Perceived parental alcohol problems and drinking patterns in youth

A cross-sectional study of 69,030 secondary education students in Denmark

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Abstract

The aim of the study was to examine whether young people with parental alcohol problems have different drinking patterns than those without parental alcohol problems. Further, we examined whether the association between parental alcohol problems and young people's drinking patterns differed depending on the gender of the child and the parent, and whether more severe parental alcohol problems and cohabitation with the parent with alcohol problems was associated with earlier and heavier drinking patterns. Data came from the Danish National Youth Study 2014, a web-based national survey. 75,025 high school and vocational school students (15-25years) participated. Drinking patterns were investigated by the following outcomes: non-drinking, weekly alcohol consumption, frequent binge drinking, and early intoxication debut age. The main predictor variables were perceived parental alcohol problems, gender of the parent with alcohol problems, cohabitation with a parent with alcohol problems and severity of the parents' alcohol problems. Young people with parental alcohol problems had a higher weekly alcohol consumption (boys: 15.2 vs. 13.9 drinks per week; girls: 11.6 vs. 10.2 drinks per week), higher odds of early intoxication debut age (boys: OR=1.68 [95%CI 1.50-1.89]; girls: OR 1.95 [95%CI 1.79-2.14]), and more frequent binge drinking (boys, OR=1.16 [95%CI 1.04-1.29]; girls, OR=1.21 [95%CI 1.11-1.32]) compared to young people without parental alcohol problems. In conclusion, this study shows that young people with perceived parental alcohol problems have an earlier intoxication debut age, binge drink more frequently, and drink larger quantities per week than young people without perceived parental alcohol problems.

Original languageEnglish
JournalPreventive Medicine
Volume105
Pages (from-to)389-396
ISSN0091-7435
DOIs
Publication statusPublished - 2017

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Denmark
Alcohol Drinking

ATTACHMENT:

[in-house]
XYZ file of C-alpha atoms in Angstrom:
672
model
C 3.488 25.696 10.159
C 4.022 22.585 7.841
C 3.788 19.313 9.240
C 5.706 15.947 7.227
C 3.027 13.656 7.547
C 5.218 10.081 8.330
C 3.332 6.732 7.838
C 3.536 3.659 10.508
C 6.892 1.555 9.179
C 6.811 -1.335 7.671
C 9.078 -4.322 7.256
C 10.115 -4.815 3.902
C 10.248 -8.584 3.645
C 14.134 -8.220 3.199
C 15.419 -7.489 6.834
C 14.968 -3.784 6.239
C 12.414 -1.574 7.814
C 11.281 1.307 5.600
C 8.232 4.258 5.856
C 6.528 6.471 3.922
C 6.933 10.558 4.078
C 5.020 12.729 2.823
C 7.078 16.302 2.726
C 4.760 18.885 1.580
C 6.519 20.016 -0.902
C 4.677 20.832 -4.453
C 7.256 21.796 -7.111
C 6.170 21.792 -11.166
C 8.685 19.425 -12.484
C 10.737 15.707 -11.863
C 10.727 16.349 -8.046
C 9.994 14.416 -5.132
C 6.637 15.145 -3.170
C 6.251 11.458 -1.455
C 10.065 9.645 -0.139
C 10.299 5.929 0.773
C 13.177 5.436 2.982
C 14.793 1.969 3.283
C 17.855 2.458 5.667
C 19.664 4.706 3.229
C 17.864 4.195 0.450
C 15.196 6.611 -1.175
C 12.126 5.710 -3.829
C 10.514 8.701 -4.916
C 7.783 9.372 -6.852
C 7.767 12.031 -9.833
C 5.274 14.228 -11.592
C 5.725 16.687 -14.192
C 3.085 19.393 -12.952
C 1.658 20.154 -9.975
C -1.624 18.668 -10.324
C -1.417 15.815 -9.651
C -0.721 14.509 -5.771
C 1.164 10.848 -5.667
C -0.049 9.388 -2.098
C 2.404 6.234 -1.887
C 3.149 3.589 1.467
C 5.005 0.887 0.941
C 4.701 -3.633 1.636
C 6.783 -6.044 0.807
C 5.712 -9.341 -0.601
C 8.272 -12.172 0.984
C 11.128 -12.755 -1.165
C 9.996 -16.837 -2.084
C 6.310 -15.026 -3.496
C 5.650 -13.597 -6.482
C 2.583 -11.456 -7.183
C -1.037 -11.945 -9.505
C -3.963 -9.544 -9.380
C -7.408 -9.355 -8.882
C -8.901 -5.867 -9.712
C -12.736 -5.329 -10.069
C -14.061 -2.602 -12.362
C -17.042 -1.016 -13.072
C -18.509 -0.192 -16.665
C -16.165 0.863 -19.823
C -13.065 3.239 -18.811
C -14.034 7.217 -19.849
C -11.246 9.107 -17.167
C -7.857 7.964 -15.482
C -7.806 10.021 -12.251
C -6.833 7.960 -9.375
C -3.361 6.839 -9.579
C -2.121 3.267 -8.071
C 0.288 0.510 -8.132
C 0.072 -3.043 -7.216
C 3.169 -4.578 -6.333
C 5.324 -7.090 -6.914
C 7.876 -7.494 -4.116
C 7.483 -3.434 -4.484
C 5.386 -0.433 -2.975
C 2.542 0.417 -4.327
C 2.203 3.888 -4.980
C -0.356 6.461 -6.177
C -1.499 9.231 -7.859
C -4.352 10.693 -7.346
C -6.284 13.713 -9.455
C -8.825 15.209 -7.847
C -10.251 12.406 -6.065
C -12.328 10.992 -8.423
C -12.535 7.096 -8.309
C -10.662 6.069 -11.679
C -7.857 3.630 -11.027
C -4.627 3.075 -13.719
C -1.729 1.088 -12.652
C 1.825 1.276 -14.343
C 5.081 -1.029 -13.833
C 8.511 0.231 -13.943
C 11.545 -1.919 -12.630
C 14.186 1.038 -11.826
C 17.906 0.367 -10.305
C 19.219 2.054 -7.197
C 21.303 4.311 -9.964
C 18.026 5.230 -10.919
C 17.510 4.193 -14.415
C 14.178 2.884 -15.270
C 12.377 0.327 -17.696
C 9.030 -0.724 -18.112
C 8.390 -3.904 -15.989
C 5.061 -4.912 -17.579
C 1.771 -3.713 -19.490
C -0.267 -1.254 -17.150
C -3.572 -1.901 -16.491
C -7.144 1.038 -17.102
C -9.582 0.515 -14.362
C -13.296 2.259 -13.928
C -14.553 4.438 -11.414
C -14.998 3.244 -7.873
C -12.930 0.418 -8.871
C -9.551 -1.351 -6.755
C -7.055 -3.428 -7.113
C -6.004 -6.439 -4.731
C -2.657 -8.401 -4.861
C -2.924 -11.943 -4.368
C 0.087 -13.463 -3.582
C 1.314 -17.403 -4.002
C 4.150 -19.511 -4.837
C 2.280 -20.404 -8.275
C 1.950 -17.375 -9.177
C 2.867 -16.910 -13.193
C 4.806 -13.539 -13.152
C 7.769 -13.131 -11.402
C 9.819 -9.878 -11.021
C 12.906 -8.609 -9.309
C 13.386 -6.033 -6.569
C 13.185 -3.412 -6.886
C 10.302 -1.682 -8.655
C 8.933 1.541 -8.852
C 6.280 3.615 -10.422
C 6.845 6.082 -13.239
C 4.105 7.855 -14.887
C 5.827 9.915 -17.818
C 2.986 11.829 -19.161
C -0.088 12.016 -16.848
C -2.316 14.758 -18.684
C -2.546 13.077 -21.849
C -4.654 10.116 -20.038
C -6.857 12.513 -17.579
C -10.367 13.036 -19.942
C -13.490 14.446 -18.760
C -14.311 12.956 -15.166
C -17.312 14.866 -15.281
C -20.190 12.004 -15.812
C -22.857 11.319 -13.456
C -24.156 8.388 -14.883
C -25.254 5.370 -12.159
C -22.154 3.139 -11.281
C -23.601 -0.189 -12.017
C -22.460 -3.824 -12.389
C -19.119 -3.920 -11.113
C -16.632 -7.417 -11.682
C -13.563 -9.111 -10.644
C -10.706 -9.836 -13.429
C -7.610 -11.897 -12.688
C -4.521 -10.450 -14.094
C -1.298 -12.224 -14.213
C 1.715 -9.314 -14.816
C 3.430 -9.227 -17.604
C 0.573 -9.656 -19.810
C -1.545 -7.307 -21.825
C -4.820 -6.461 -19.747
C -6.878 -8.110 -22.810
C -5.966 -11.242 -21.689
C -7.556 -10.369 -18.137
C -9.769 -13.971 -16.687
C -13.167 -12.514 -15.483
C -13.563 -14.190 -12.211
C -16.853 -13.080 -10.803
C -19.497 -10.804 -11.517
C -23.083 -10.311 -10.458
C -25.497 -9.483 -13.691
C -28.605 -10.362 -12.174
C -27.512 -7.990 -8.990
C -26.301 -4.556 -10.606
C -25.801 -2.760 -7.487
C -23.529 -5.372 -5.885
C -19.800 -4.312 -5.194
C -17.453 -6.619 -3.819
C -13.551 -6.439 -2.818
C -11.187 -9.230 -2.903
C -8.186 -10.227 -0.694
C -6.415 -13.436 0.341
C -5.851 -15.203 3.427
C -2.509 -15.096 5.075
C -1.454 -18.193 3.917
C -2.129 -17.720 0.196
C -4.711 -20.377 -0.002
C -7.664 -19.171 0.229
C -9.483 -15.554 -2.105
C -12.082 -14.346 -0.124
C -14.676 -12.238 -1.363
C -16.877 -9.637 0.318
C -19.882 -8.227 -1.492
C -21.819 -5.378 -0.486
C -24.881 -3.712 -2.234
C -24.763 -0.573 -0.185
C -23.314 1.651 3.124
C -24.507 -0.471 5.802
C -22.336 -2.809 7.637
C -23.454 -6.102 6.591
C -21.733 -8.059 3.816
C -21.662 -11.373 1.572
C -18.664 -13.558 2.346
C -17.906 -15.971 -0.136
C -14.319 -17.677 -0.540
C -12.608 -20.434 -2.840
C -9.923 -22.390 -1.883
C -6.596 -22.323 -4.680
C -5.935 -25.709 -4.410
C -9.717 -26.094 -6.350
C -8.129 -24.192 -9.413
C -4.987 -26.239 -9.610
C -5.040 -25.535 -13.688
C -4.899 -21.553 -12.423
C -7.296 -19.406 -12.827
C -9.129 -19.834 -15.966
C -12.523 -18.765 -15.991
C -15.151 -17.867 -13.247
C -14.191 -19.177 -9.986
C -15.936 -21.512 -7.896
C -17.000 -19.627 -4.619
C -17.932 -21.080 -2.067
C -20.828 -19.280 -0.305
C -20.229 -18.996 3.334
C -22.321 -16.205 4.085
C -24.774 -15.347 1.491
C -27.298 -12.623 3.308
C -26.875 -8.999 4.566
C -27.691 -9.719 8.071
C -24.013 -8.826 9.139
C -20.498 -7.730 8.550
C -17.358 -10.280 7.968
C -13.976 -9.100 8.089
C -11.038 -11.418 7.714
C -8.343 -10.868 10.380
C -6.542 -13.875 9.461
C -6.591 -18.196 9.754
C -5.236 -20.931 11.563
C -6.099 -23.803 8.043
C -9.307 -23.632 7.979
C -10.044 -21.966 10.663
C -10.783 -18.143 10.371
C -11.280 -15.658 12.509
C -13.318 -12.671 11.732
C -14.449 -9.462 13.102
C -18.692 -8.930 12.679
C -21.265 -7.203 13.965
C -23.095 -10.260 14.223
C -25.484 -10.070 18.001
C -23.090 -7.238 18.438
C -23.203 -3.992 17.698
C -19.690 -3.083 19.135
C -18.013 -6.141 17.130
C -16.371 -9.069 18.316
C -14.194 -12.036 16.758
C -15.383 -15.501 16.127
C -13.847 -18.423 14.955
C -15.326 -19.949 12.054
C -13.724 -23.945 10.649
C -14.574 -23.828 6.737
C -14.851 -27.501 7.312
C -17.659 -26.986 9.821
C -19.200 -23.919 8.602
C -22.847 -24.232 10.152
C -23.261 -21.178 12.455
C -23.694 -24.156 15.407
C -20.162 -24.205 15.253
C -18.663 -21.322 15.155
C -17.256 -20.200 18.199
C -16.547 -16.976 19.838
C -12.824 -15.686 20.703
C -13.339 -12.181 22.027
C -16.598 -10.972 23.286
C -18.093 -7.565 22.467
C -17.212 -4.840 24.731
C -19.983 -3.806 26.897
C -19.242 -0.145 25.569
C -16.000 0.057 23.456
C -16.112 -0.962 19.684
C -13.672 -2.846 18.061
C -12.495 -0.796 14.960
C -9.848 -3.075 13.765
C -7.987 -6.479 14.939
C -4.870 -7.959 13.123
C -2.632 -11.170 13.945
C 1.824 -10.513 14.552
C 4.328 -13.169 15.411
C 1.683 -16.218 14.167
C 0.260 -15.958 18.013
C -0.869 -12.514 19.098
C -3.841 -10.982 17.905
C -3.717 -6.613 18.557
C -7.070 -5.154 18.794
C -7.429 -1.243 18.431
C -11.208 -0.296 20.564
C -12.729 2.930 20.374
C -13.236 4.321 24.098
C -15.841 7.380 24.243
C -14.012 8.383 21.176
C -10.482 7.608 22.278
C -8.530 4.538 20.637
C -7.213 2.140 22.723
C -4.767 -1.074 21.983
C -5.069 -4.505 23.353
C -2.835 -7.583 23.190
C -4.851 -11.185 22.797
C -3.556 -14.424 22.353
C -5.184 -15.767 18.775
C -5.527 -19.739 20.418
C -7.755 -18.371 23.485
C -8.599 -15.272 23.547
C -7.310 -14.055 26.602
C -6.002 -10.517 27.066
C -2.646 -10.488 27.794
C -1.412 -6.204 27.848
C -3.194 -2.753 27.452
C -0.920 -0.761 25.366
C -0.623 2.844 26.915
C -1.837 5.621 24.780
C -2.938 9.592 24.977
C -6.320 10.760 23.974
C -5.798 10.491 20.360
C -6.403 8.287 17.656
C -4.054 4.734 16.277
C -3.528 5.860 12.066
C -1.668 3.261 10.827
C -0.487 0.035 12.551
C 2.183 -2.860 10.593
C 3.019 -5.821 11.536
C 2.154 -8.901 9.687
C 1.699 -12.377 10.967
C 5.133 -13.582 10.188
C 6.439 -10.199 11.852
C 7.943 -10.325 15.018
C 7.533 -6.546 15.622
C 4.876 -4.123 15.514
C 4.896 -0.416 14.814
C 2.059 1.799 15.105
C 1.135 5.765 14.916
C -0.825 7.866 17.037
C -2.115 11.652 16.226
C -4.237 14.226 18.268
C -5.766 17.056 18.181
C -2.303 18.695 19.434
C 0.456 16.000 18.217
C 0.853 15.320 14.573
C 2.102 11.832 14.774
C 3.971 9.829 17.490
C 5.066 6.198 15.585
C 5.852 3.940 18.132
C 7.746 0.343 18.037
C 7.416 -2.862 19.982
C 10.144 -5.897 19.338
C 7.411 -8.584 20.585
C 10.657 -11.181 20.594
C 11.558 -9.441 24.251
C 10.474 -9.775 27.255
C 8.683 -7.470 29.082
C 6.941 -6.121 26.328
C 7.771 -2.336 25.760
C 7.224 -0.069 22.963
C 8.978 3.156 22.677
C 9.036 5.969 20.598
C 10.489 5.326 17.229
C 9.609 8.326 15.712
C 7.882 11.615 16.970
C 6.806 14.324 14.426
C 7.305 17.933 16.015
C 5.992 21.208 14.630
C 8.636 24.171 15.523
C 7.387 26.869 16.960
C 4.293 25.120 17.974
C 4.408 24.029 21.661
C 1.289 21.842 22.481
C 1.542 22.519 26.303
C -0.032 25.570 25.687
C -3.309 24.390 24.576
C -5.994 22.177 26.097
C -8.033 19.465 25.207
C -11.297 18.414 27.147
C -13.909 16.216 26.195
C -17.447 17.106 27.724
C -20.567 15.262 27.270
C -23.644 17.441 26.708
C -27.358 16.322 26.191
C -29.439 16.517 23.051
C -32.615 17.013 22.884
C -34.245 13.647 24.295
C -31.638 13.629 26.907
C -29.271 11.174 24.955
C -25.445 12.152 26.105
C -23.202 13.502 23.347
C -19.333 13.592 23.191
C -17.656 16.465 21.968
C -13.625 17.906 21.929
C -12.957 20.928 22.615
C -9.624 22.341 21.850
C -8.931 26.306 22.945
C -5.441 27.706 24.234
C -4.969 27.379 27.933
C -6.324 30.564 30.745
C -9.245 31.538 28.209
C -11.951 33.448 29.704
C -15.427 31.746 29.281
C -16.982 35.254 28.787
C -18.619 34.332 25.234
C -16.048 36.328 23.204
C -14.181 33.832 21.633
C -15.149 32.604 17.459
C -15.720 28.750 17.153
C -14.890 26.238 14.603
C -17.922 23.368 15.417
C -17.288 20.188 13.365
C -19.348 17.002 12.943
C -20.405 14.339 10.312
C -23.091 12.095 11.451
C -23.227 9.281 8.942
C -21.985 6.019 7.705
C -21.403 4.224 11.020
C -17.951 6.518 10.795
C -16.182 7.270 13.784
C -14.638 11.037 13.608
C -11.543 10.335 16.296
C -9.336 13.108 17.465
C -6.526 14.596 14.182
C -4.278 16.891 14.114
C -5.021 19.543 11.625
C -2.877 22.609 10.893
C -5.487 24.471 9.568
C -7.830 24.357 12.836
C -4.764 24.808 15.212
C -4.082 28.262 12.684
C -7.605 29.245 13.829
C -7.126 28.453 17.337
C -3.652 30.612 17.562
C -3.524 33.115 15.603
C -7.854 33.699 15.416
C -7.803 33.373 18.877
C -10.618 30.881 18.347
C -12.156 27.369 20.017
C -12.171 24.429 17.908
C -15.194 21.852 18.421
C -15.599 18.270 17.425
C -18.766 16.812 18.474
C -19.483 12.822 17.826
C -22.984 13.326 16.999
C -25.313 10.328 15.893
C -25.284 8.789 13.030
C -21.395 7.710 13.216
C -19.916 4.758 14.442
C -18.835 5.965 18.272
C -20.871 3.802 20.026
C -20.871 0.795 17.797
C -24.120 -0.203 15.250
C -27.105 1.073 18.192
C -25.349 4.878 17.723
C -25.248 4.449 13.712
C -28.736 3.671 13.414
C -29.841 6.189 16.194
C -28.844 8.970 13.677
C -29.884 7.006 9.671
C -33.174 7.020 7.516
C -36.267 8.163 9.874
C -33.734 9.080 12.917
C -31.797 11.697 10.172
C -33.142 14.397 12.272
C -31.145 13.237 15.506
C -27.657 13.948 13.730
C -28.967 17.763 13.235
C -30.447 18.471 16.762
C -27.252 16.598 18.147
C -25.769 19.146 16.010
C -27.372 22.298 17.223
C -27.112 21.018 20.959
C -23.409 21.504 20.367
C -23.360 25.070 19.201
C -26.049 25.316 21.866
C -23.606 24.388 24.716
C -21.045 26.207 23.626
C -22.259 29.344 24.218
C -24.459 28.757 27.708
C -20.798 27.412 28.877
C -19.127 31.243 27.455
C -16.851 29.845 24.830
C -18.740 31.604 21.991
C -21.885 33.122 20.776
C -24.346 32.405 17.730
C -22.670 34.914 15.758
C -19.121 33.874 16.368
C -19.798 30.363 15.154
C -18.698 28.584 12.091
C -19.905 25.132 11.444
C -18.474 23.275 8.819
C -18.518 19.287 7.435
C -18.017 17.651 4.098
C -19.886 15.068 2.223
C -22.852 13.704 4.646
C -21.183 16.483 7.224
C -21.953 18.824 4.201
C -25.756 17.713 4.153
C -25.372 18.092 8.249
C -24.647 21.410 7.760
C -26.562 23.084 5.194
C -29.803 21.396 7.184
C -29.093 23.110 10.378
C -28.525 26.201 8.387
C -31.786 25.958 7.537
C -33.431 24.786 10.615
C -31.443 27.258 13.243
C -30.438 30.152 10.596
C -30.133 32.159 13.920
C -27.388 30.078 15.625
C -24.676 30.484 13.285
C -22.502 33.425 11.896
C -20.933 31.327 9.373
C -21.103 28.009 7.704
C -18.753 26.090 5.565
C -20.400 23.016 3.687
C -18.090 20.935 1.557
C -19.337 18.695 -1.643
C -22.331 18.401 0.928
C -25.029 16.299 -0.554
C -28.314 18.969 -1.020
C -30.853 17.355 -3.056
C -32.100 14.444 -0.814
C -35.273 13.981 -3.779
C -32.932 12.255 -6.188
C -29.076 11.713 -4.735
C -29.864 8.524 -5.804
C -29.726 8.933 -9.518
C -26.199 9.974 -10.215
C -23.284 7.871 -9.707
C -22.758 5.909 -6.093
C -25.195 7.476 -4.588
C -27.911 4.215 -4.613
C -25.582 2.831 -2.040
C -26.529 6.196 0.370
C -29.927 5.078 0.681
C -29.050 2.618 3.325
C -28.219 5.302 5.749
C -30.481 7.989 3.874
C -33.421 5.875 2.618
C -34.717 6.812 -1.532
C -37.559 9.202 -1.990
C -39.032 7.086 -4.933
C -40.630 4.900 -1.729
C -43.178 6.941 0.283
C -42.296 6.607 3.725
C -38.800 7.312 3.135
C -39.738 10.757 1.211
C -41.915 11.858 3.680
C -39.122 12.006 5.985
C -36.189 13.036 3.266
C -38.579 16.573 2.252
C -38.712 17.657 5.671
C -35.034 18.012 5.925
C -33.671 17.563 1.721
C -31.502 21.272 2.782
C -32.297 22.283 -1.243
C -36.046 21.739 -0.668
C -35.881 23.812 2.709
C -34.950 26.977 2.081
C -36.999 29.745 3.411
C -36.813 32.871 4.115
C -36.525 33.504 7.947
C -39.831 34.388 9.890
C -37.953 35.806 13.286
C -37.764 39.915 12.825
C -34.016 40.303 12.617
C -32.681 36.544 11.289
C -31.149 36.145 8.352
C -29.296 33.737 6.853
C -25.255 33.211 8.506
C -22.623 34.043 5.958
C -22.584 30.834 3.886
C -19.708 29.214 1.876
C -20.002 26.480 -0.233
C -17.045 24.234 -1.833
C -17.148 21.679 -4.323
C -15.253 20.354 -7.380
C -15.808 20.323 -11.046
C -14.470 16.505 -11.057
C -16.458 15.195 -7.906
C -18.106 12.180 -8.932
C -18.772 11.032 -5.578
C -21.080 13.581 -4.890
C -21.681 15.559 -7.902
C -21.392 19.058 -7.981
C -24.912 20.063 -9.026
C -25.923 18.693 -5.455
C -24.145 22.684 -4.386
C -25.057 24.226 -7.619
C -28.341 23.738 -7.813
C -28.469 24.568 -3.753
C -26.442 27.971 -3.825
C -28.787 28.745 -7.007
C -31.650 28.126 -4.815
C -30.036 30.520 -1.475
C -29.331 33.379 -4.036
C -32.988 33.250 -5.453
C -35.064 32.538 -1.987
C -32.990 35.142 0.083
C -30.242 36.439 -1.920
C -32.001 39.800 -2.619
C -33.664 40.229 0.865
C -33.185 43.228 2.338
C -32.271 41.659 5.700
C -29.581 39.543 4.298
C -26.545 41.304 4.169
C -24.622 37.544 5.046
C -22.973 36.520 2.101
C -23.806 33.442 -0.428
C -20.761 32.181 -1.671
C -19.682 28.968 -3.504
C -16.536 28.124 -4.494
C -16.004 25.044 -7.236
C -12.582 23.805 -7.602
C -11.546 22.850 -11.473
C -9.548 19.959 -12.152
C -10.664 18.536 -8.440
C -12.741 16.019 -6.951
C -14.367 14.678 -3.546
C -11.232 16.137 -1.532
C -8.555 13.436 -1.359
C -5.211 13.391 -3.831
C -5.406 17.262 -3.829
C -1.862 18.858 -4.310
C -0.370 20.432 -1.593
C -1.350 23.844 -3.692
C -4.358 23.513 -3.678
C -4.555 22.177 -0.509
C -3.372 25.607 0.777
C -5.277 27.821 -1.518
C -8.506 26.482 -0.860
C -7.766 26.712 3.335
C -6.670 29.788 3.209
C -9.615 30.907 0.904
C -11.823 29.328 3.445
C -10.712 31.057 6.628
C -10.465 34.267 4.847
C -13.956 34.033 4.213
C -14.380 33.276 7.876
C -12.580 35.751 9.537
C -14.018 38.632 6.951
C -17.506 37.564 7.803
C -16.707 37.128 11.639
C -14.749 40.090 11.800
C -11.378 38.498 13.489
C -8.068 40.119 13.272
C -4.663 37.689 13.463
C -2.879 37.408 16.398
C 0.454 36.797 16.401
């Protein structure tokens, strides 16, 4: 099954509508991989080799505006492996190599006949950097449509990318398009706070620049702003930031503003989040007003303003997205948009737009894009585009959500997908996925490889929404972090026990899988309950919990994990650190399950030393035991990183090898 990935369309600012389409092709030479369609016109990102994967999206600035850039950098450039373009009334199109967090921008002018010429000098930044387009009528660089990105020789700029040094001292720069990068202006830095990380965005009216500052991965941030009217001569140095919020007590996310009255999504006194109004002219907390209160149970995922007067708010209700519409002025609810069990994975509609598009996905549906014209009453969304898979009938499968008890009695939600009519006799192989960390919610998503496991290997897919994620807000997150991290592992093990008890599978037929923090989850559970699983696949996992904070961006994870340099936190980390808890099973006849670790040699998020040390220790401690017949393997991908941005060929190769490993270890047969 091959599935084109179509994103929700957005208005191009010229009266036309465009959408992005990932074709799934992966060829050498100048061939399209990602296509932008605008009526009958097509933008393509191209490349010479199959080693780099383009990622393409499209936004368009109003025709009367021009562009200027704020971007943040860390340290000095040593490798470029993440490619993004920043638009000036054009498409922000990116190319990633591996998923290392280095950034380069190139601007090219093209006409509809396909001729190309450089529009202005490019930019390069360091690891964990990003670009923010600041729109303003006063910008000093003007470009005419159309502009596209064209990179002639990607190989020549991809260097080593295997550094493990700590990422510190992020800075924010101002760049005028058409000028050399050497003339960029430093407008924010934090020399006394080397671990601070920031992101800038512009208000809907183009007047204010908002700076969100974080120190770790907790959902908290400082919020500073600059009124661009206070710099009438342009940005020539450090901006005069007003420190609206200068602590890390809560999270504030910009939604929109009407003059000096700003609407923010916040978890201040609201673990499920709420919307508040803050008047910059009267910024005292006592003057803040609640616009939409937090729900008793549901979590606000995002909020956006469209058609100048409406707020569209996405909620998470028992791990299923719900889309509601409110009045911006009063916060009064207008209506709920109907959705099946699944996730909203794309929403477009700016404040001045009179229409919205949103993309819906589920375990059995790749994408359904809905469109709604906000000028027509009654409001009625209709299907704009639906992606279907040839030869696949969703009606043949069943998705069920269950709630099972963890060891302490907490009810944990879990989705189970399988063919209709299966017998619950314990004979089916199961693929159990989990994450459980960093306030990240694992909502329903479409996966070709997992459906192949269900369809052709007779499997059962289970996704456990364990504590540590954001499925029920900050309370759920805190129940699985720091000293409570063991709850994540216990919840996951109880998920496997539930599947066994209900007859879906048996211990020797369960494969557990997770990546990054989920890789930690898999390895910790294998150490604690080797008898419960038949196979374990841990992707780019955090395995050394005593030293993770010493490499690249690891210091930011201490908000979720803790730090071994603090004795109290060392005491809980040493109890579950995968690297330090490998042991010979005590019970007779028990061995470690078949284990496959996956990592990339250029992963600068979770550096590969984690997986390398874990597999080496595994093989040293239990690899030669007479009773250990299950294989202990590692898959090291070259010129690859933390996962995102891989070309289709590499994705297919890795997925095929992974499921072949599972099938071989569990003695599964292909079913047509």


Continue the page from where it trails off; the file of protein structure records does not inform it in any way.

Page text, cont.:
Cross-Sectional Studies
Alcohols
Education
Drinking
Parents

Cite this

@article{89007f4f56834244a93f65c21071bb78,
title = "Perceived parental alcohol problems and drinking patterns in youth: A cross-sectional study of 69,030 secondary education students in Denmark",
abstract = "The aim of the study was to examine whether young people with parental alcohol problems have different drinking patterns than those without parental alcohol problems. Further, we examined whether the association between parental alcohol problems and young people's drinking patterns differed depending on the gender of the child and the parent, and whether more severe parental alcohol problems and cohabitation with the parent with alcohol problems was associated with earlier and heavier drinking patterns. Data came from the Danish National Youth Study 2014, a web-based national survey. 75,025 high school and vocational school students (15-25years) participated. Drinking patterns were investigated by the following outcomes: non-drinking, weekly alcohol consumption, frequent binge drinking, and early intoxication debut age. The main predictor variables were perceived parental alcohol problems, gender of the parent with alcohol problems, cohabitation with a parent with alcohol problems and severity of the parents' alcohol problems. Young people with parental alcohol problems had a higher weekly alcohol consumption (boys: 15.2 vs. 13.9 drinks per week; girls: 11.6 vs. 10.2 drinks per week), higher odds of early intoxication debut age (boys: OR=1.68 [95{\%}CI 1.50-1.89]; girls: OR 1.95 [95{\%}CI 1.79-2.14]), and more frequent binge drinking (boys, OR=1.16 [95{\%}CI 1.04-1.29]; girls, OR=1.21 [95{\%}CI 1.11-1.32]) compared to young people without parental alcohol problems. In conclusion, this study shows that young people with perceived parental alcohol problems have an earlier intoxication debut age, binge drink more frequently, and drink larger quantities per week than young people without perceived parental alcohol problems.",
author = "Pisinger, {Veronica S C} and Holst, {Charlotte A} and Pernille Bendtsen and Ulrik Becker and Tolstrup, {Janne S}",